2. A Lack of Writing – You may talk a lot about being a writer, but how much are you actually writing? Aspiring writers turn into emerging writers through writing a great deal. Your work may be rough at first, but like anything else, with practice you’ll grow into a better writer.

3. A Lack of Control – You can’t write because your life has gone awry. If so, you need to take steps to fix your life before anything else. Once your life has some semblance of order, you can turn your literary dreams into your reality.

4. A Lack of Technique – Unfortunately, many aspiring writers don’t read much. You can’t write if you’re not a reader. Reading teaches technique. While blogs like this one, helpful books, and creative writing courses can teach a great deal, it’s an uphill battle if you don’t love to read. Truthfully, reading teaches technique better than any of the aforementioned resources.

5. Treating Writing As a Chore – The world won’t end if your book isn’t completed. Your world won’t end if your book isn’t completed. Writing should be a lot of fun. Writing shouldn’t feel like work. If you treat writing like work, it’s going to start to feel like a job. Writing should never feel like a job. Please don’t put that much pressure on yourself!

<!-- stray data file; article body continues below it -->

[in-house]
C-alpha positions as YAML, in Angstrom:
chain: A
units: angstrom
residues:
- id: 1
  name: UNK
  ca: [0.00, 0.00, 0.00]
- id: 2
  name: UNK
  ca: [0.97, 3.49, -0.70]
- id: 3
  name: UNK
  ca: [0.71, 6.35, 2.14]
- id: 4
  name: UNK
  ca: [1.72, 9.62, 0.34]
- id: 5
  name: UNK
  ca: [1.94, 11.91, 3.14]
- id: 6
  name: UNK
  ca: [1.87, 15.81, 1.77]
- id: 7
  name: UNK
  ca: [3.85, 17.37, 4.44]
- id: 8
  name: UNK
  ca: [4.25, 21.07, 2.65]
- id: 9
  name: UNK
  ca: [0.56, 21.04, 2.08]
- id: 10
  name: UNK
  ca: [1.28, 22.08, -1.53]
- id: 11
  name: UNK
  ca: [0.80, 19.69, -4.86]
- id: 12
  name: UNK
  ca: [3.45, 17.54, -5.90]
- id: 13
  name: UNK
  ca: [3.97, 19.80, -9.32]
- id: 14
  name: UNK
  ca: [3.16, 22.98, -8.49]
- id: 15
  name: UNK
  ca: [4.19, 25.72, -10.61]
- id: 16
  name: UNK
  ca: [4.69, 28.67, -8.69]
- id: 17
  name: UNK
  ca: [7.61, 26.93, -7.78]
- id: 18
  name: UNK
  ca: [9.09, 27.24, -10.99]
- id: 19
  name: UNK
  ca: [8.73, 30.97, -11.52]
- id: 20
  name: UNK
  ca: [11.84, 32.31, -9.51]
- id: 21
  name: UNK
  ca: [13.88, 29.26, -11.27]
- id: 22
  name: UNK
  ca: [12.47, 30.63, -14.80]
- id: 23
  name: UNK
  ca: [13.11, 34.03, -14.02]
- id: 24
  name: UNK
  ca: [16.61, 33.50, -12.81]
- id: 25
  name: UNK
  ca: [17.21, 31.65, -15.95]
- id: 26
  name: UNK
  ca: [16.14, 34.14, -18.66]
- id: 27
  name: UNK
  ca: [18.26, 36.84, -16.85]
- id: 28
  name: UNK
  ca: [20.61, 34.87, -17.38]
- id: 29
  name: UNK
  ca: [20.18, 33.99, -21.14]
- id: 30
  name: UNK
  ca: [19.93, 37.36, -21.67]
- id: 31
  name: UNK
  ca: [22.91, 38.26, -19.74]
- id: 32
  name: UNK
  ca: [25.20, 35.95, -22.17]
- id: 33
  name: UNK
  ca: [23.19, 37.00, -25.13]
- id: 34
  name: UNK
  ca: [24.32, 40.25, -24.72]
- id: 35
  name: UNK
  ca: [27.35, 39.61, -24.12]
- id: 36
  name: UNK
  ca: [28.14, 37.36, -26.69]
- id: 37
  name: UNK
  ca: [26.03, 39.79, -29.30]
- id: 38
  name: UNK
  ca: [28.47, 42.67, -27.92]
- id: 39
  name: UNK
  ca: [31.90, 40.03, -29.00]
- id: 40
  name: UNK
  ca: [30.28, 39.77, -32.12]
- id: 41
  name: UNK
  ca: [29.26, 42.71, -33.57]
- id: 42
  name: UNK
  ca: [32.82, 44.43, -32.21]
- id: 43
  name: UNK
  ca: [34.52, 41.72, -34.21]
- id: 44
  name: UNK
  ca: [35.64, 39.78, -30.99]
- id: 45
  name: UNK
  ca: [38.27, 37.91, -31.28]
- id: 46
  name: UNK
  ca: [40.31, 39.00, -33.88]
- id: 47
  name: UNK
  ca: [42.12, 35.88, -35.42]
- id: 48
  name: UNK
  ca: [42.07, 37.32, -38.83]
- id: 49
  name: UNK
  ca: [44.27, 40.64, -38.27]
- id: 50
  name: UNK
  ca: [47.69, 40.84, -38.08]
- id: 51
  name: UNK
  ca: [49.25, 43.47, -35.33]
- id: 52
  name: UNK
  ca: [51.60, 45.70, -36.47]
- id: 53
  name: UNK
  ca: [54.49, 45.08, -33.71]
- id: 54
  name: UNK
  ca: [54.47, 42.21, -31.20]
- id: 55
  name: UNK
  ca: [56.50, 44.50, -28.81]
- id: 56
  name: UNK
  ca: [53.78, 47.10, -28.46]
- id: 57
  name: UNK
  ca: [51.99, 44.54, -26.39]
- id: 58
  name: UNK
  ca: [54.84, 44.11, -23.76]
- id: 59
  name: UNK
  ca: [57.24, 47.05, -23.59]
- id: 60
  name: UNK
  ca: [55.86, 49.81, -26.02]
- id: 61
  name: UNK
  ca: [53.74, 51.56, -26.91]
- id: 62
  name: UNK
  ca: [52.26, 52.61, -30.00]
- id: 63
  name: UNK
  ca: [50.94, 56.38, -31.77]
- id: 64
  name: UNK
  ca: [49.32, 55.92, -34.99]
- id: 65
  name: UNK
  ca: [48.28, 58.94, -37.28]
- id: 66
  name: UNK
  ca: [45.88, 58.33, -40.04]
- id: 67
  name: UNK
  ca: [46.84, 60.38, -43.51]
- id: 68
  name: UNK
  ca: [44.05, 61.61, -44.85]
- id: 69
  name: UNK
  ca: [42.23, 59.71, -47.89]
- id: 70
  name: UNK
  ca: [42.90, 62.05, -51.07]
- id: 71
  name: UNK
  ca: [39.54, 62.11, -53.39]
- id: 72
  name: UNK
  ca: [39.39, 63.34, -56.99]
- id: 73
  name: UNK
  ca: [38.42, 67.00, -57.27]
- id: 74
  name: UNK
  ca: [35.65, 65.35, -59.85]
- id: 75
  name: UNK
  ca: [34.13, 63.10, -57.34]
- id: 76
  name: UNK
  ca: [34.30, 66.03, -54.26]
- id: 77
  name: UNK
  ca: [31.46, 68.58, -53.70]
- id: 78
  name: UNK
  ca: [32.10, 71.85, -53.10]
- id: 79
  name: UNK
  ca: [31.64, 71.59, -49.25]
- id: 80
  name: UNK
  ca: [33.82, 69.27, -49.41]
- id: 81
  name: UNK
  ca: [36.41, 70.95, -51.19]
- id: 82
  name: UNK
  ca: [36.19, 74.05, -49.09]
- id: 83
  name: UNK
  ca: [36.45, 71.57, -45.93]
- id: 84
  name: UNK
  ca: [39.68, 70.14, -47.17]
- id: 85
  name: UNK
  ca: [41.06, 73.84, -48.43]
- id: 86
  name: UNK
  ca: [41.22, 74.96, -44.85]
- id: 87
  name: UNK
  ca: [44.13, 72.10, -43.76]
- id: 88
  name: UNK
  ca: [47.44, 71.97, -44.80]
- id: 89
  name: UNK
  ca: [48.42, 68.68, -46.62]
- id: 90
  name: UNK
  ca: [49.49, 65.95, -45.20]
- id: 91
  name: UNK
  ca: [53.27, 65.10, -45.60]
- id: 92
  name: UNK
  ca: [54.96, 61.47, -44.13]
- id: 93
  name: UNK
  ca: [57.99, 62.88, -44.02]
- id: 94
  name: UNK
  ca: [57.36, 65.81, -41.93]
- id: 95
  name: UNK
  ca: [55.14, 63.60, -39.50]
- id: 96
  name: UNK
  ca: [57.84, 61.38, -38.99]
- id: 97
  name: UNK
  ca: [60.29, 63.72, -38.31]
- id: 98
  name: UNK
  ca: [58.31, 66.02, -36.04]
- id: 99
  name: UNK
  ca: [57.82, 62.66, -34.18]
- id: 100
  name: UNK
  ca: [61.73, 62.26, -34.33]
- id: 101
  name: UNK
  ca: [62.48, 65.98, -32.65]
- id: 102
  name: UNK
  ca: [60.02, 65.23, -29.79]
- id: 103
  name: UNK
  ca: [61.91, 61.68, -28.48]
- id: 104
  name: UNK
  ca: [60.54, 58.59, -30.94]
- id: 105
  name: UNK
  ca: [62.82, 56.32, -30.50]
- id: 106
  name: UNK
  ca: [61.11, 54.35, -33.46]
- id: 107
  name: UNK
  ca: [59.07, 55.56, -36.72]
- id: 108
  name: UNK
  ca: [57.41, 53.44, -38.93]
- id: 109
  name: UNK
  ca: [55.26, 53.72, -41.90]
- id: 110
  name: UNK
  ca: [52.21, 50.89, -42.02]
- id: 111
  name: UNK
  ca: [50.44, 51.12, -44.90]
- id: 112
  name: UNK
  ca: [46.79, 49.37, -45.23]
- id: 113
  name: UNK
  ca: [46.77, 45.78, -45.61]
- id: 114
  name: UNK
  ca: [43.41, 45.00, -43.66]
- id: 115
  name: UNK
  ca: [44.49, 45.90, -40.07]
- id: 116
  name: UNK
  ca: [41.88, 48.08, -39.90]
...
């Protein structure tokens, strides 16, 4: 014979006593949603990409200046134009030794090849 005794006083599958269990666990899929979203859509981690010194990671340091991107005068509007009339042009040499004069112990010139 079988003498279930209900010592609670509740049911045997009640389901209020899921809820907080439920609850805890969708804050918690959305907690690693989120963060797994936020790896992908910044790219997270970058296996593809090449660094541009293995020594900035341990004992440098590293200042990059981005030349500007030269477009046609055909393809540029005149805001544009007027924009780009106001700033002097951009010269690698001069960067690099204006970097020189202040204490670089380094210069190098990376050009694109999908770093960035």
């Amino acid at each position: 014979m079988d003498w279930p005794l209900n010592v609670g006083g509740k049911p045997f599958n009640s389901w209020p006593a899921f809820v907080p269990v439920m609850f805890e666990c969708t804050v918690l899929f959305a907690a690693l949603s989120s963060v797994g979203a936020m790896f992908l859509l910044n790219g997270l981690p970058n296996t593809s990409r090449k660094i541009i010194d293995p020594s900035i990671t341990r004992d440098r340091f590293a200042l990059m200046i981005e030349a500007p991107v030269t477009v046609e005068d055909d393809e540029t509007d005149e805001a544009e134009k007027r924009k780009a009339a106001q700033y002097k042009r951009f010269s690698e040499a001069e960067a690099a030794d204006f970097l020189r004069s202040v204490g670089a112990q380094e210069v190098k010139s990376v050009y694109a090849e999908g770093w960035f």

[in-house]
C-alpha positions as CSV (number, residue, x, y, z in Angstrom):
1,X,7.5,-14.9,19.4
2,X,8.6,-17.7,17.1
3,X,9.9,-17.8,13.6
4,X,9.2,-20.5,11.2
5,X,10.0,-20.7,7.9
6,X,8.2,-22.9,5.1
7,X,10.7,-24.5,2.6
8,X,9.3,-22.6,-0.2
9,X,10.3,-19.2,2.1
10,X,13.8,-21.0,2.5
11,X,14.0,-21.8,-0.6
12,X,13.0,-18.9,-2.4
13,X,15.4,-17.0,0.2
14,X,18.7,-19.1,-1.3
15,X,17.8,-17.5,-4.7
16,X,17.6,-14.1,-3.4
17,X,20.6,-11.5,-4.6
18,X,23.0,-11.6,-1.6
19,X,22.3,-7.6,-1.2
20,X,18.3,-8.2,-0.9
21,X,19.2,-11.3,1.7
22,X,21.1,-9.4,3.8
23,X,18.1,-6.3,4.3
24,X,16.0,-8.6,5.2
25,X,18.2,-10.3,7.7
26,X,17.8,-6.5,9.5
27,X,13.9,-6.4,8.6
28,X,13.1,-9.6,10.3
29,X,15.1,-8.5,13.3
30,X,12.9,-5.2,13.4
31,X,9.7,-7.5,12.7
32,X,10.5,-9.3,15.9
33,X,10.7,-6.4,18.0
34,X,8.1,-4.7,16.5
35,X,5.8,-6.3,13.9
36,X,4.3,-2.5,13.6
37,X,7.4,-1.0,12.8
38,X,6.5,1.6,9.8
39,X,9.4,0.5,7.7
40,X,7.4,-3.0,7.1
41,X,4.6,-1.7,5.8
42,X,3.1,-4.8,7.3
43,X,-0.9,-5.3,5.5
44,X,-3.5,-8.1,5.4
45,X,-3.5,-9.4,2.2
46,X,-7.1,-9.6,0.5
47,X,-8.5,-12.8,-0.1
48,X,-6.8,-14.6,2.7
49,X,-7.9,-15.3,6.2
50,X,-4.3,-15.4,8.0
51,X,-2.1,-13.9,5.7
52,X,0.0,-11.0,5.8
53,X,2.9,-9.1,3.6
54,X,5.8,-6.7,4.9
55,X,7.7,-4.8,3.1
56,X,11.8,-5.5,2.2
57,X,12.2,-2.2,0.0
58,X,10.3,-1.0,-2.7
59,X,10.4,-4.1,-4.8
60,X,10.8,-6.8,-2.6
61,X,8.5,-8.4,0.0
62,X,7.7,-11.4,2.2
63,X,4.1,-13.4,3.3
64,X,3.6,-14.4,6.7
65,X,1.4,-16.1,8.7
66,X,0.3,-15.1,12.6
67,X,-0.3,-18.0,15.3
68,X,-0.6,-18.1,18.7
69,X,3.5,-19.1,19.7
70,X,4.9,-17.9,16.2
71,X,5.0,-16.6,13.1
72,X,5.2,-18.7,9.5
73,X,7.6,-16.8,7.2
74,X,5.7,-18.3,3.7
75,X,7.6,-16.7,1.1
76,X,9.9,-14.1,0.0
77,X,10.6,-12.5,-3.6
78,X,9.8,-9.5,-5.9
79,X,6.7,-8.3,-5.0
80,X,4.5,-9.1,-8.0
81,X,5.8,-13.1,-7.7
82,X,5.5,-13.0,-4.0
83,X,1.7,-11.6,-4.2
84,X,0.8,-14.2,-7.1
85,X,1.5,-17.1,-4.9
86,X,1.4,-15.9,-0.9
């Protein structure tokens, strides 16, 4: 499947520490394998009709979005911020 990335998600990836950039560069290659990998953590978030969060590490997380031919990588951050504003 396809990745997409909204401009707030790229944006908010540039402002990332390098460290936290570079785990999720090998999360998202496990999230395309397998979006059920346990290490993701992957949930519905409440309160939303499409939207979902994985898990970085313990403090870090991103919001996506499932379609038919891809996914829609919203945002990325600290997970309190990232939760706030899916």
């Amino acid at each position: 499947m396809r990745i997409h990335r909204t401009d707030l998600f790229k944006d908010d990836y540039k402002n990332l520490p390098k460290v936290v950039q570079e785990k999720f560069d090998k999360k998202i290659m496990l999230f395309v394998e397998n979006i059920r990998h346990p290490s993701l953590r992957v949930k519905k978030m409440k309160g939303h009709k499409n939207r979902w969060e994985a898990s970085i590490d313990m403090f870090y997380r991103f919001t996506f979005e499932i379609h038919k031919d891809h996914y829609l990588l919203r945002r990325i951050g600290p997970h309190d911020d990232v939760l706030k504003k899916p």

Have you made any of these mistakes? How have you overcome them? I’d love to hear your story of how you overcame these challenges.

Performance Swagger

I recently had the pleasure of attending the Boundless Tales Reading Series at The Astoria Bookshop. The lineup featured three very accomplished guests, poets whose work had been featured in top journals like Tin House and Ploughshares, and one poet whose work had been published in ONE journal—a journal that wasn’t Tin House or Ploughshares, or any literary magazine of comparable esteem.